## The Scientific Method

It is important to know something about the way in which new theories are produced. To illustrate this process, sometimes called the scientific method, let us follow the thoughts and actions of a scientist who happens upon the box pictured in Figure 4. The box is apparently constructed from some heavy metal and has three rather stiff ropes protruding from the holes labeled A, B, and C. Her curiosity aroused, our scientist attempts to open the box to discover its purpose and inner workings. She soon discovers, however, that she lacks the necessary tools and must be satisfied with observations made from outside the box.

Figure 4. A curious box.

An initial tug on rope C produces no apparent movement of ropes A and B. This observation triggers the thought that the box may contain three unconnected, independent ropes. This mental visualization is our scientist's first hypothesis of the nature of the interior of the box.

Now, she reasons, if this hypothesis is correct, each rope should move to its limit without affecting (moving) any of the other ropes. In order to test her hypothesis, she pulls each rope and observes the effect of that action on the other ropes. Rope C appears to move independently of the other, but the effects of ropes A and B on each other can be expressed as a mathematical law. If x represents the distance traversed by rope A, and y the distance traversed by rope B, the law becomes

x = 2y

Because of the specific interdependency of ropes A and B, the scientist now proposes the model pictured below in Figure 5. In this model, rope A is wound around a drum attached to an axle; rope B is wound around the axle itself. The circumference of the drum is greater than the circumference of the axle (in fact, 2 times as great), and rope A is therefore played out at a greater rate than rope B. Rope C remains unattached and independent.

Figure 5. A model of the interior of the box.

This model provides an explanation for all of the experimental data, and it also permits the formulation of new questions and predictions. For example: Can rope C be withdrawn from the box completely, or is it held inside by a knot at the end? Are the ends of ropes A and B attached to the drum and the axle? If the model is correct, then when rope B is withdrawn to its limit, rope A may not have reached its limit, and (assuming that the ropes are attached) a further pull on rope A may wind rope B back into the box. These questions suggest additional experiments which might never have been conceived without the help of the model.

While our scientist has spent a considerable amount of energy investigating an almost trivial problem, her approach to the problem contains many of the features of the "scientific method": experimental observation that leads to the formulation of a law, a hypothesis that leads to a model or theory, and the subsequent use of the model to design new experiments. Each hypothesis leads to a model, which may be discarded after additional experiments are performed, or, if the experiments are all consistent with the model, the model is retained until contradictory evidence is obtained.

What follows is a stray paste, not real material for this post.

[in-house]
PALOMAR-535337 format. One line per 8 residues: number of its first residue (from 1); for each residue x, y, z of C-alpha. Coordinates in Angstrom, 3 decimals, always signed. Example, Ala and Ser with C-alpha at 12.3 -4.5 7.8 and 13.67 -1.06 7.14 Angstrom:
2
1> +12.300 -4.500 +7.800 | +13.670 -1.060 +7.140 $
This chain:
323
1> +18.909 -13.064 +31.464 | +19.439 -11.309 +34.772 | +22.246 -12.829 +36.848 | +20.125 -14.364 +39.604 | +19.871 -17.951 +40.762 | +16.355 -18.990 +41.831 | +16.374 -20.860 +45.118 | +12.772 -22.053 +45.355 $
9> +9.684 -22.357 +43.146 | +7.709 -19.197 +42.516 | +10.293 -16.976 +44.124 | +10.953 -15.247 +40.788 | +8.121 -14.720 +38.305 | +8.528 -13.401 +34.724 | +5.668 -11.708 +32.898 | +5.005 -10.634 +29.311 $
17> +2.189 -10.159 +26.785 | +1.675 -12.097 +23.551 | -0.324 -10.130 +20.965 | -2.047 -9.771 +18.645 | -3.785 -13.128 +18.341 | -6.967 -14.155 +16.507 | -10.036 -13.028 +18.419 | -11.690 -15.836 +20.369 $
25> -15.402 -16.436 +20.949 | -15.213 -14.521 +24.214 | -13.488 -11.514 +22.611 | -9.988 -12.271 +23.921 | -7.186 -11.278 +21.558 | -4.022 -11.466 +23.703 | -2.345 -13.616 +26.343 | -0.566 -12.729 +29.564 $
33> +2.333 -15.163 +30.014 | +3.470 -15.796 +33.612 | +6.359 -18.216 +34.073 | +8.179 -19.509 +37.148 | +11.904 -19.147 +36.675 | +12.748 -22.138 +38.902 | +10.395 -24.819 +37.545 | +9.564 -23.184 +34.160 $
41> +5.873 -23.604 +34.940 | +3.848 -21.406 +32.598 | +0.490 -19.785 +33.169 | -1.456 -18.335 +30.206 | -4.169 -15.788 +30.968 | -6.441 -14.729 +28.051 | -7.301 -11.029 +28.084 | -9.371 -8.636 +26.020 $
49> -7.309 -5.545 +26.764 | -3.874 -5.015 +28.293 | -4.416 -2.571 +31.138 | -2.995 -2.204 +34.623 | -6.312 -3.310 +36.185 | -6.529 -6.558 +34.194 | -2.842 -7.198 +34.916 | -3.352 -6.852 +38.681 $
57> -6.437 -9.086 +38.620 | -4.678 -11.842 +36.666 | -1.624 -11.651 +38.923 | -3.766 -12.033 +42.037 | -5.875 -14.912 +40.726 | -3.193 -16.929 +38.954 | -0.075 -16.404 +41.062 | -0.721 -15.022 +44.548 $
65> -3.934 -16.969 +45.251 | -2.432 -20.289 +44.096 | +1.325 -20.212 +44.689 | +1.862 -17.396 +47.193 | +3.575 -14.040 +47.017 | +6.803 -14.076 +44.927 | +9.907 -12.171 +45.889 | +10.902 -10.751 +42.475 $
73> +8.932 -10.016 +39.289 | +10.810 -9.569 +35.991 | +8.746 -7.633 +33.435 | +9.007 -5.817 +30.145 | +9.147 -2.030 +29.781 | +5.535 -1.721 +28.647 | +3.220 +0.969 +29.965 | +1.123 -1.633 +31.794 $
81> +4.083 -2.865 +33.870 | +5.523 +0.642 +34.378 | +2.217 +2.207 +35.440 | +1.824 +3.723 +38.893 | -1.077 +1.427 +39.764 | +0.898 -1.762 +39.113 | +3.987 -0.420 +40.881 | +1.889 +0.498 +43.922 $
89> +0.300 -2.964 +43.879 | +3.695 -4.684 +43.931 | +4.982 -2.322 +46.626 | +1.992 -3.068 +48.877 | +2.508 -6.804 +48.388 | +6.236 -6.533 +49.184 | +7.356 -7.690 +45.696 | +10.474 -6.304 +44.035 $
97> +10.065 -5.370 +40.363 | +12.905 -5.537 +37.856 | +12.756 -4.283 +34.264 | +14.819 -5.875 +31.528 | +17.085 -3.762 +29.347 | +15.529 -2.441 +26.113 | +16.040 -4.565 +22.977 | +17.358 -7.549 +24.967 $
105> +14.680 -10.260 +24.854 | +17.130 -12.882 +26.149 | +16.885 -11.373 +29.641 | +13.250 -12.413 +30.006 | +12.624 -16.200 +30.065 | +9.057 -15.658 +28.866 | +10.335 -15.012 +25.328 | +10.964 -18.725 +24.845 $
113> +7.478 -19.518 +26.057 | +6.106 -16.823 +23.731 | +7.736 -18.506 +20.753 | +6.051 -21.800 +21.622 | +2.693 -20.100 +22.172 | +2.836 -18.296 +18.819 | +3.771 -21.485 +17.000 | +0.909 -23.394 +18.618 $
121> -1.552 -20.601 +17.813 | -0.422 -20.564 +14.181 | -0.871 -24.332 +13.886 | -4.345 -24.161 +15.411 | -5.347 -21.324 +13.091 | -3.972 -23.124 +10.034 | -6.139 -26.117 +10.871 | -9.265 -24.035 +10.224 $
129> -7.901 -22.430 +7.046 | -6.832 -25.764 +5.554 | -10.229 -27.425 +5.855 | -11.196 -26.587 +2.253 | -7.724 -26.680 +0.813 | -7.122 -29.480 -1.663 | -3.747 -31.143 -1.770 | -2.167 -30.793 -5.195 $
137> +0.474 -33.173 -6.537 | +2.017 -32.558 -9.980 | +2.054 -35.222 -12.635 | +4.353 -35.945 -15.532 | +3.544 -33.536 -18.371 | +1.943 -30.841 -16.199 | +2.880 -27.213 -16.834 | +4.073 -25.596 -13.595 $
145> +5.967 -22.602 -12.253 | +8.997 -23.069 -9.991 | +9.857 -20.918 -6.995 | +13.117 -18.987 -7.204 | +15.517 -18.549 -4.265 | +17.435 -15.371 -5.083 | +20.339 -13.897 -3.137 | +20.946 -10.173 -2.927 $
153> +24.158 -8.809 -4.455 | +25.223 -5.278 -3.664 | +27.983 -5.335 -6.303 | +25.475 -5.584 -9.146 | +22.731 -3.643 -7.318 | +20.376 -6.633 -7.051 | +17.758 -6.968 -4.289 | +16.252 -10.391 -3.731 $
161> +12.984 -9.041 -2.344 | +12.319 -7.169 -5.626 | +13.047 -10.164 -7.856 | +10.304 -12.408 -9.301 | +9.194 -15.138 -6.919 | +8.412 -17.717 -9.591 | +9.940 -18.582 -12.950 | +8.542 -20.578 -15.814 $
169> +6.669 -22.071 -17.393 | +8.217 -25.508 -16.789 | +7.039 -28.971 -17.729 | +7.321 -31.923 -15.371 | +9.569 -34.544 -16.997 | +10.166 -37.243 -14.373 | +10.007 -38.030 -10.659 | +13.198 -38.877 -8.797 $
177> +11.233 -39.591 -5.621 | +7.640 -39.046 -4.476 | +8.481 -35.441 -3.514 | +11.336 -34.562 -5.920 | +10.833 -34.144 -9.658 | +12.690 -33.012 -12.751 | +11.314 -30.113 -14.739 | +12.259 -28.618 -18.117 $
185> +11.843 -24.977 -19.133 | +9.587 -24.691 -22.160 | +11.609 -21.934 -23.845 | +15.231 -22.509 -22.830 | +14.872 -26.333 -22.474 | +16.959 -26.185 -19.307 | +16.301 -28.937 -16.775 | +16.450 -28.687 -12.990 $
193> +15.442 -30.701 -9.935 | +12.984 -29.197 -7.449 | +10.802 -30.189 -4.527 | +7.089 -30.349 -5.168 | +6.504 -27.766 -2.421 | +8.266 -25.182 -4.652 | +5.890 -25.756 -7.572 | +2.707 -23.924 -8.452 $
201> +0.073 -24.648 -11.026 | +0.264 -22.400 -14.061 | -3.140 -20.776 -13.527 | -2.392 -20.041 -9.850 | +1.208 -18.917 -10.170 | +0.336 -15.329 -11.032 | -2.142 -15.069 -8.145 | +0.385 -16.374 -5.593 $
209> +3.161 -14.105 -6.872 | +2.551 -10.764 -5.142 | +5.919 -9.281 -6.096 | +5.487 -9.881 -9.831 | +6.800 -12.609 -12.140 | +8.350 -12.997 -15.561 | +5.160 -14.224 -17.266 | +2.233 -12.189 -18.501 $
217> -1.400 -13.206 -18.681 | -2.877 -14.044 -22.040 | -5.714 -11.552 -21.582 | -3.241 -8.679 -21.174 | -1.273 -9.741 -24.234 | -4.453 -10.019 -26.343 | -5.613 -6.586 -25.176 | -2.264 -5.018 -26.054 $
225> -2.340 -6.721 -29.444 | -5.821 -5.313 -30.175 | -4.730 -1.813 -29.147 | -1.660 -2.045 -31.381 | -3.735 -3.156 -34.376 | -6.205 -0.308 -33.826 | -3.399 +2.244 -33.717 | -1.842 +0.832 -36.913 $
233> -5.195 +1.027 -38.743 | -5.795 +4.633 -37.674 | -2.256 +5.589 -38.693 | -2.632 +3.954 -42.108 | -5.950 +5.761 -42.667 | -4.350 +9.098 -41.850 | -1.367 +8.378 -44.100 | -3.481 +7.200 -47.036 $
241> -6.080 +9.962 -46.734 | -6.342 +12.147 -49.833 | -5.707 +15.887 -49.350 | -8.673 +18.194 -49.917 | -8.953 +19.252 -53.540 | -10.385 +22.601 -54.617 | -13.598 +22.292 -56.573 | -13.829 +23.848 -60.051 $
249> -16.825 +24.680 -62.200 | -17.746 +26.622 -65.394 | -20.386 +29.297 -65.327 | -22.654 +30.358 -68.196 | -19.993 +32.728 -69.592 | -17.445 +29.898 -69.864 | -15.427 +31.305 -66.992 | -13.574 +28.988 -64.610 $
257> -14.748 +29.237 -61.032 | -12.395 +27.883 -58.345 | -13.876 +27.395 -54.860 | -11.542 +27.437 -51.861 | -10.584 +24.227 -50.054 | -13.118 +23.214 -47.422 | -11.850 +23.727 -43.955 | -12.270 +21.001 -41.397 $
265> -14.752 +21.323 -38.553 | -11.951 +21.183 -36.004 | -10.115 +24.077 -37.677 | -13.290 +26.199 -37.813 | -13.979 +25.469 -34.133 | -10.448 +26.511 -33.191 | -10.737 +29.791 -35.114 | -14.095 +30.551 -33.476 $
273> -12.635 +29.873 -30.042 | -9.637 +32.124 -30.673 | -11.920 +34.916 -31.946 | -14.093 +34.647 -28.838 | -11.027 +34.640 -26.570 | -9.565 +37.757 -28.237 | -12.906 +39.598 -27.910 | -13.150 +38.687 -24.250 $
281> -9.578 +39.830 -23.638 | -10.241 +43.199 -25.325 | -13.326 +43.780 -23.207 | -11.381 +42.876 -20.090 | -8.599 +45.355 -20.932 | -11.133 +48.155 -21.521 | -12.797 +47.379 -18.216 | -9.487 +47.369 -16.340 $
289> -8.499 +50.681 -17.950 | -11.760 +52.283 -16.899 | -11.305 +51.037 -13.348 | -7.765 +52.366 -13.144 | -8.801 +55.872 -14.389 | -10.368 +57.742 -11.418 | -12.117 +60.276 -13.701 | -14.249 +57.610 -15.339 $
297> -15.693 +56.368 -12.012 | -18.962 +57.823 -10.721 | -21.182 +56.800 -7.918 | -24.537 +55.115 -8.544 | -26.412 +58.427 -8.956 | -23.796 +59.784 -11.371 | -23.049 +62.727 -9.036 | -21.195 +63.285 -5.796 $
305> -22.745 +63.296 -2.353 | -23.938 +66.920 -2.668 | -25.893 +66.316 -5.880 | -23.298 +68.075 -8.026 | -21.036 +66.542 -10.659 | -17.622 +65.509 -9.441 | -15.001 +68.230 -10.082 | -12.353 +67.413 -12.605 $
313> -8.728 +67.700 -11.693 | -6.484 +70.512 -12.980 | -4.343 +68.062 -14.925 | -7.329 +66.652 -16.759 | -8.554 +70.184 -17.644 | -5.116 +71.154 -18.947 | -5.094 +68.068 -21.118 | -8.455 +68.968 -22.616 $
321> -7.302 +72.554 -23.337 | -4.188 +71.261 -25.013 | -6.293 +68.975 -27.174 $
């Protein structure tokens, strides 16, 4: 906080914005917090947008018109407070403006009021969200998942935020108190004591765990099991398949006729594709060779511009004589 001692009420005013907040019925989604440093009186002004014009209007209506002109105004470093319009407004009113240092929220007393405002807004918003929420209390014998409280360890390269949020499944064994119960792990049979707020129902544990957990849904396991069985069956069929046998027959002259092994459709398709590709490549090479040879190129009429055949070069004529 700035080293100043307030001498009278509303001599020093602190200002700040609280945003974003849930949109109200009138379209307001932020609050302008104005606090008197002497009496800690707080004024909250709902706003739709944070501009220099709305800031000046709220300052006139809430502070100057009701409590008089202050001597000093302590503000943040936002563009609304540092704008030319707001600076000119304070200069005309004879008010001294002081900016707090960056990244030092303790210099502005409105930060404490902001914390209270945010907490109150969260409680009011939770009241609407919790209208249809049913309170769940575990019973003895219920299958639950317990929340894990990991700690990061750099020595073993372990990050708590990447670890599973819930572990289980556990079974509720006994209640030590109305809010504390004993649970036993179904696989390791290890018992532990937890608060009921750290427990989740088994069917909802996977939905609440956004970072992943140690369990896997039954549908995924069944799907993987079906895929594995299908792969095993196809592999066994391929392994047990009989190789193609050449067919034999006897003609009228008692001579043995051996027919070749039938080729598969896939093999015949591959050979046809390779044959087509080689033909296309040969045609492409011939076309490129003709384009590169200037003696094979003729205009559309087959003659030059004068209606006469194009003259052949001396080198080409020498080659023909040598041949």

Because of the central role of models, it is important to be cognizant of a number of their characteristics. First, the scientist usually draws on her own experiences in fashioning a theory. In our example, it might be suggested that the ropes are controlled by elves residing in the box, but our scientist has never seen an elf, nor does she believe in the existence of such creatures. On the other hand, she has seen mechanical devices such as winches that employ ropes on drums, and she has seen a spool of thread. Many models, designed to account for the behavior of matter so small that it has never been seen, are based on the behavior of macroscopic bodies, such as billiard balls, which lie within the realm of everyone's experience.

On the other hand, some models are mathematical and abstract in nature. For example, the mathematical nature of the contemporary model of the electron makes many of its features difficult to visualize. Indeed, some scientists feel that the most significant scientific discoveries occur within the realm of mathematics.

It is also important to realize that a given set of experiments and observations can usually be explained by more than one model. Our scientist could have developed a model based on gears rather than drums, and in fact there are a number of alternate models that will satisfactorily account for the behavior of the ropes. As data and observations accumulate, one of a set of equally good models may become more satisfactory than the rest, or the choice of model may be based on considerations of simplicity or symmetry or usefulness.

Finally, the fact that models may not, and very likely do not, correspond to reality cannot be overemphasized. Since the box cannot be opened, the scientist will probably never know if the box really does contain a drum and axle. When the model is intended as a picture or visualization of matter at the sub microscopic, molecular level, the problem is even more acute. Atoms cannot possibly be either billiard balls or mathematical abstractions, nor is it likely that atoms behave like billiard balls. And yet, the billiard ball model of atoms is at the heart of the determination of the structure of the nucleic acids DNA and RNA, the revelation of the genetic code, and all of its biological implications. Thus, while the correspondence between the model and reality may not be very high, the benefits of the model, the development of new experiments, the discovery of new laws of nature, and so forth - may be very great indeed.

Reference: C. Yoder, O. Retterer, M. Thomsen, and K. Hess, *Interactive Chemistry*, Mosby Year-Book, 1997.